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February 1, 2013

Blackberry 10 Critical to Research in Motion

by lrb7an

Last class, we talked about the new phone that Blackberry is releasing on Wednesday, and were understandably skeptical about whether its release would be enough to revive the company.  We were not sure whether Blackberry’s target market should be the US, but the Blackberry 10 is primarily targeted to North American customers because customers in less developed countries will not be able to afford it.  The Blackberry 10 might be able to increase the company’s global market share for smartphones, which is currently below 5%, through marketing its revolutionary RIM software to corporations.  The software can separate a person’s business information from a person’s personal information.  This is valuable because if a person leaves the company, his or her business information can be deleted without affecting personal information, and there are controls on what business information an employee can copy.

One aspect that will drive the success of the Blackberry 10 is the brand loyalty that customers have to the company.  Customers must be so brand loyal to Blackberry that they are willing to upgrade to the new software, which will require time to learn.  Also, some of the roll-out events may have confused brand loyal customers.  At the roll-out events, a touchscreen-only Blackberry 10 was promoted, but many customers are brand loyal because of the physical keyboard.  The Blackberry 10 that will be released on Wednesday has both types of keyboards, but the roll-out events may have pushed away loyal customers.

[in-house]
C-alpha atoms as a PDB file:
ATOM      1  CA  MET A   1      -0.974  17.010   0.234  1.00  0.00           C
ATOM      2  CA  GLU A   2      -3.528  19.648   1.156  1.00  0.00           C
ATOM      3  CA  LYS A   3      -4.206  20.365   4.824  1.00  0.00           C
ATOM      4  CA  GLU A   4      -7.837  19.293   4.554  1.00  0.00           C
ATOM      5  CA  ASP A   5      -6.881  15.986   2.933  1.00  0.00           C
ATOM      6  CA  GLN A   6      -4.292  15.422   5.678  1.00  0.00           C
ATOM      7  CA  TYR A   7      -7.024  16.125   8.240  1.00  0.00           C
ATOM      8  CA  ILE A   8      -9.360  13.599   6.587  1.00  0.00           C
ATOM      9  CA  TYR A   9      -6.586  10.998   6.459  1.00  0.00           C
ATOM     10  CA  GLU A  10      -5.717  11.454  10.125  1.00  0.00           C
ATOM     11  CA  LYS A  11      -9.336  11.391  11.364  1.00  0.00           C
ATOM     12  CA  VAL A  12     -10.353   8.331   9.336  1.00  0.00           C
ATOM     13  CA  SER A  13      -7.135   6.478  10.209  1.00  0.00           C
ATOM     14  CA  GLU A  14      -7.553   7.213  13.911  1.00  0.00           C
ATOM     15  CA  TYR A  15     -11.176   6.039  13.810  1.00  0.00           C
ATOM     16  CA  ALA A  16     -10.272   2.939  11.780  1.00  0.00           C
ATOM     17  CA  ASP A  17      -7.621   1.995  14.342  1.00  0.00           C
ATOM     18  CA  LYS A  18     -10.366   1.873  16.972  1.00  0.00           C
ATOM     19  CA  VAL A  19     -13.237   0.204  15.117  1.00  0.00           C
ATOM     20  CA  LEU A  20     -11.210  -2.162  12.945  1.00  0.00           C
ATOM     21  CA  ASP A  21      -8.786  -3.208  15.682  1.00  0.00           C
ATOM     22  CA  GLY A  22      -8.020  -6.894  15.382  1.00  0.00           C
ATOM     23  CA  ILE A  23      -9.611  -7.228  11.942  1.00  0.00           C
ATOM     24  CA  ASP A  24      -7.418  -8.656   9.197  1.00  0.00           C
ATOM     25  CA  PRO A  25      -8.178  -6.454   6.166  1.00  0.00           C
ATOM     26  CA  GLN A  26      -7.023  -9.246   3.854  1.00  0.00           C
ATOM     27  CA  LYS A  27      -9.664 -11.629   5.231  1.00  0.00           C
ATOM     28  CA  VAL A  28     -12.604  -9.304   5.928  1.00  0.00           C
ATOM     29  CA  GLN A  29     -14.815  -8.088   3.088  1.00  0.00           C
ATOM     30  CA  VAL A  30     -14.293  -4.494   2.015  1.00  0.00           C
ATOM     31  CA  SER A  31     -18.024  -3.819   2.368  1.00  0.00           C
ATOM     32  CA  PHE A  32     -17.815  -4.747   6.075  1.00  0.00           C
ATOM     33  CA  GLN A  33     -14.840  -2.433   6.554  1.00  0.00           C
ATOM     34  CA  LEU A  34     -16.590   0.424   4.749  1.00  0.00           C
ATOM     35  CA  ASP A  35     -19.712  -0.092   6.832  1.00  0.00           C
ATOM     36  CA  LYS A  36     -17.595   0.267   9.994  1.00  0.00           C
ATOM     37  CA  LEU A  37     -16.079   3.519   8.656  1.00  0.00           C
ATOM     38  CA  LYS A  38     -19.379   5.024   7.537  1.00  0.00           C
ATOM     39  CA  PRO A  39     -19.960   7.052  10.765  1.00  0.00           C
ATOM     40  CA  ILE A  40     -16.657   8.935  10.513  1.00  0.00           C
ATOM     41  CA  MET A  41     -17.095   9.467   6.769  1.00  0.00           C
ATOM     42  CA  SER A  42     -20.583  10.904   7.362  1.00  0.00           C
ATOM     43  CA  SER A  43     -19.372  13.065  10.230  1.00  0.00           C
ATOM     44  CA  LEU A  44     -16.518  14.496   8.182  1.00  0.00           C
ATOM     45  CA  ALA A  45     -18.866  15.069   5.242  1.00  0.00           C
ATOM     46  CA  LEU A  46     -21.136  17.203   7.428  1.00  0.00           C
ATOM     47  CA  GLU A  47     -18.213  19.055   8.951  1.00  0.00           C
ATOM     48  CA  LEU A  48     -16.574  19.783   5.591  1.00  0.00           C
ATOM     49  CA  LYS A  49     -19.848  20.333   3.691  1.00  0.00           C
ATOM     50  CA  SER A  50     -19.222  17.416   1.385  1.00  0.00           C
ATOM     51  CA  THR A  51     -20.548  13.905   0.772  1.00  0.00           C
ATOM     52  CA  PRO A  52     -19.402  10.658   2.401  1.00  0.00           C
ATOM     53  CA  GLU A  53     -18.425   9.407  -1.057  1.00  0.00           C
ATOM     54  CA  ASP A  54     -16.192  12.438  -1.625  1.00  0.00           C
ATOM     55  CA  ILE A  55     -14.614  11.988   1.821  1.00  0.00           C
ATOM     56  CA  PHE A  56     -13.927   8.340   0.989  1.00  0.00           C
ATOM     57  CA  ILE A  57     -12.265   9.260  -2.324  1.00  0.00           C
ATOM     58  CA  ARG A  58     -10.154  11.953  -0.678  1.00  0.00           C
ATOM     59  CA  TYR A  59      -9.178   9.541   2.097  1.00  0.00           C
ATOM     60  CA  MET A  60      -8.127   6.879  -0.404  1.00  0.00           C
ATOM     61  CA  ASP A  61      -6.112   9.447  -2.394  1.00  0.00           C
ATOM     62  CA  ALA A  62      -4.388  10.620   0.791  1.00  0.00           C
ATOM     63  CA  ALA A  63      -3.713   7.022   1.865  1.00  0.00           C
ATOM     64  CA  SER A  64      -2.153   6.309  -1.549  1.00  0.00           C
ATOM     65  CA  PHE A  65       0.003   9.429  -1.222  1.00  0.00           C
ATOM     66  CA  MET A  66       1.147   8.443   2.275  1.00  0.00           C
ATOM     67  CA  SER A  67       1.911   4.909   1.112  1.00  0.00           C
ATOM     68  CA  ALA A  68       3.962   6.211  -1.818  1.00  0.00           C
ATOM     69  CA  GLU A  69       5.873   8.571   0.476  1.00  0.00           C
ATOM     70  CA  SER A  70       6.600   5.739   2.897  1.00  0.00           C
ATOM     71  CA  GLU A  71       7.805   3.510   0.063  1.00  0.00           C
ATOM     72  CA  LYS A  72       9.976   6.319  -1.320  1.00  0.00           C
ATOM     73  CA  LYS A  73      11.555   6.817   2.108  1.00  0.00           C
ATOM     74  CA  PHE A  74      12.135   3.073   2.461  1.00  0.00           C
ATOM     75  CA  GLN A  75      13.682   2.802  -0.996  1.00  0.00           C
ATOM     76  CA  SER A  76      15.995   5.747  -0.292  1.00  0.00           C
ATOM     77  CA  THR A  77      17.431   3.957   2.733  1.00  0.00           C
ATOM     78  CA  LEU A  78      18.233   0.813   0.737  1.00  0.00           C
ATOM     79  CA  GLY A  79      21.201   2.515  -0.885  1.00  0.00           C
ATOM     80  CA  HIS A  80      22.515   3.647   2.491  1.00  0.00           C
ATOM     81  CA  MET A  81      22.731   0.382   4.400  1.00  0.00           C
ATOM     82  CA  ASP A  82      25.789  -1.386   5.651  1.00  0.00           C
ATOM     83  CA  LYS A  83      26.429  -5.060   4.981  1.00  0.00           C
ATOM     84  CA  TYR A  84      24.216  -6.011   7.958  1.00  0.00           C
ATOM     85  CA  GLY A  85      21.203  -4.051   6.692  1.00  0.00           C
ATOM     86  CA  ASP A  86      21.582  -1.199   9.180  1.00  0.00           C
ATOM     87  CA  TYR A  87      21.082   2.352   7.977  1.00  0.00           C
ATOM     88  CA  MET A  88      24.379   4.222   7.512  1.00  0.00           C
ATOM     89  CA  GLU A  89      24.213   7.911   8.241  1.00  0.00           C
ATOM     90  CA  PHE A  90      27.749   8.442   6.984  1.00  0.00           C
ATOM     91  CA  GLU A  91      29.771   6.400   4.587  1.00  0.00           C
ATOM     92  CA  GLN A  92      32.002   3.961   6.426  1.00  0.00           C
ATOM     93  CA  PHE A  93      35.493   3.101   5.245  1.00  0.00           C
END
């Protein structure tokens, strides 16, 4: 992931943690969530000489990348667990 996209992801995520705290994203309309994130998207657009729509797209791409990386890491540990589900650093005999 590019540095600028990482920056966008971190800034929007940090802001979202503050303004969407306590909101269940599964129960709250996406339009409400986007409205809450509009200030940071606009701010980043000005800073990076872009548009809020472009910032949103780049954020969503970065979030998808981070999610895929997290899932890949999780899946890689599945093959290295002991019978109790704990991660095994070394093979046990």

All in all, it will be interesting how the Blackberry 10 story plays out in a field saturated with players like Apple, Google, and Microsoft.

http://www.nytimes.com/2013/01/30/technology/blackberry-10s-debut-is-a-critical-day-for-research-in-motion.html?src=twr&smid=tw-nytimes&_r=1&

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